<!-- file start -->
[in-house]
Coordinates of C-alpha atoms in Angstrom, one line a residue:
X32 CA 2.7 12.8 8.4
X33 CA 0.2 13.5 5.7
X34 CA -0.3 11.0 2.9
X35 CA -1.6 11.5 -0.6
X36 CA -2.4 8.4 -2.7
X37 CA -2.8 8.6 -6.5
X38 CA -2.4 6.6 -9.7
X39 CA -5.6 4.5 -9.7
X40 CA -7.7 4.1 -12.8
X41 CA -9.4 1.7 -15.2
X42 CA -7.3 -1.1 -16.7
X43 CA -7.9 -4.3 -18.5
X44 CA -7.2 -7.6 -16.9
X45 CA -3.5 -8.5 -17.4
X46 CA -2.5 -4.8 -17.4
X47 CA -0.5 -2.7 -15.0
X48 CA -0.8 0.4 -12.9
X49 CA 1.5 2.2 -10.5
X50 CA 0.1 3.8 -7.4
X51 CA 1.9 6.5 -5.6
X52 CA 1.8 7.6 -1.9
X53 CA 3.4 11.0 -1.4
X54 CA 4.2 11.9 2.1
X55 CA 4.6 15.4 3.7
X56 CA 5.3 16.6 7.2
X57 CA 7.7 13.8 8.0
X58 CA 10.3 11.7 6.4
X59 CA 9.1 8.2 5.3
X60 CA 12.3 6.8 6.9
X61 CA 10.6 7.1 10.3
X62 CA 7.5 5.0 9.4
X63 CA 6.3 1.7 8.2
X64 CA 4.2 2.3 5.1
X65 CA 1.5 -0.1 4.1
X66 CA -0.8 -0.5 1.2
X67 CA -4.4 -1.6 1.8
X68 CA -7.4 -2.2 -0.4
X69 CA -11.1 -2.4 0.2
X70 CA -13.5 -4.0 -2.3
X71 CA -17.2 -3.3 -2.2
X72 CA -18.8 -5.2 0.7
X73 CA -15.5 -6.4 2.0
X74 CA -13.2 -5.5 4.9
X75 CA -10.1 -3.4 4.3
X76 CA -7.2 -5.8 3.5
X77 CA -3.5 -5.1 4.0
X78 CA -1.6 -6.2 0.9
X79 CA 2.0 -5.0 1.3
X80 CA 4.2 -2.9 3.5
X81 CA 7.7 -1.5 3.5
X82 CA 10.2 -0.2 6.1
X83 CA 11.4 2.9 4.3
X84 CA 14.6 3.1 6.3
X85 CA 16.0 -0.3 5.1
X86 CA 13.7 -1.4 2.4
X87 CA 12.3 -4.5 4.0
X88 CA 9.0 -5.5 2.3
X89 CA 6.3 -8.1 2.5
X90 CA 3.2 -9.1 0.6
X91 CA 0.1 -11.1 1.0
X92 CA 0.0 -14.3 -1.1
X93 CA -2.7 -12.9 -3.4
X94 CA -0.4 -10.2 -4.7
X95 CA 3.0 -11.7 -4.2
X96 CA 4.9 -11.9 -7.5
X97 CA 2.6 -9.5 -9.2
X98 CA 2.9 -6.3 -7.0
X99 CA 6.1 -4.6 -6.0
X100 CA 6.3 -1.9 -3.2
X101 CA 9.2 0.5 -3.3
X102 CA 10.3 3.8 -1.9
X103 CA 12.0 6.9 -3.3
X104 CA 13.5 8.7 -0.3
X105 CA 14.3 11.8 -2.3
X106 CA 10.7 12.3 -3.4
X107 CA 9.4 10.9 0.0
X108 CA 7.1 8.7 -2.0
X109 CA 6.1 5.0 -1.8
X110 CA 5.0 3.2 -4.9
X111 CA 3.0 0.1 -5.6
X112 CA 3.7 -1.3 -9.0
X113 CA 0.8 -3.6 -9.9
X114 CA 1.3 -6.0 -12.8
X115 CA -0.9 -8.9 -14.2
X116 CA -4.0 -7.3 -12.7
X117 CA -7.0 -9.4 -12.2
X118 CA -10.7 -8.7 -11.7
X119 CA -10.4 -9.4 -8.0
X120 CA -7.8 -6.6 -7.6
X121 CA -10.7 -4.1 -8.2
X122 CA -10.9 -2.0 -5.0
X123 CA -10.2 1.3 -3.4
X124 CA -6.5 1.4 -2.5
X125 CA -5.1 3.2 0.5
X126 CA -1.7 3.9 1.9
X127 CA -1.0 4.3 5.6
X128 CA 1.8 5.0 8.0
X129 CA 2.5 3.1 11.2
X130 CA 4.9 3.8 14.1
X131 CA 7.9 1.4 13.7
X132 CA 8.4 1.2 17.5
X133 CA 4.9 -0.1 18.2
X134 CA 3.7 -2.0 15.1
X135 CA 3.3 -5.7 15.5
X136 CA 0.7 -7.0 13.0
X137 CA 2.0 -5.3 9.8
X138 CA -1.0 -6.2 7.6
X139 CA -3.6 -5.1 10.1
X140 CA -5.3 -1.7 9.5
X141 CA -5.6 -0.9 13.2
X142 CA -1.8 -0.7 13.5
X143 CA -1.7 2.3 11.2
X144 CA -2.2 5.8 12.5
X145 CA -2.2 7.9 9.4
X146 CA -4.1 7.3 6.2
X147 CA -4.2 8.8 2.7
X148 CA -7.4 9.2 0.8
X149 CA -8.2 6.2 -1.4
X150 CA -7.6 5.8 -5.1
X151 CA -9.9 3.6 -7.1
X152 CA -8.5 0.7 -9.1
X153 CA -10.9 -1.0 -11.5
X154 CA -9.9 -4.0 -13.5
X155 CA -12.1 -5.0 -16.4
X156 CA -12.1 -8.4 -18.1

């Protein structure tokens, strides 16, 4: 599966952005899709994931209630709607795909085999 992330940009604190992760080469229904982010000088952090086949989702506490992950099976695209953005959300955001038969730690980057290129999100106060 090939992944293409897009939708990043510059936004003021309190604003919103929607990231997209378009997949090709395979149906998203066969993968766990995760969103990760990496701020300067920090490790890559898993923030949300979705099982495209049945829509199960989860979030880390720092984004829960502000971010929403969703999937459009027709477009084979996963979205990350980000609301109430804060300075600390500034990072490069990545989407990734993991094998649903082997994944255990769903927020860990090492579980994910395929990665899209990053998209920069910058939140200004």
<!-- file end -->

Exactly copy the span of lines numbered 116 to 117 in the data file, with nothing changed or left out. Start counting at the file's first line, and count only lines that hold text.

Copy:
X145 CA -2.2 7.9 9.4
X146 CA -4.1 7.3 6.2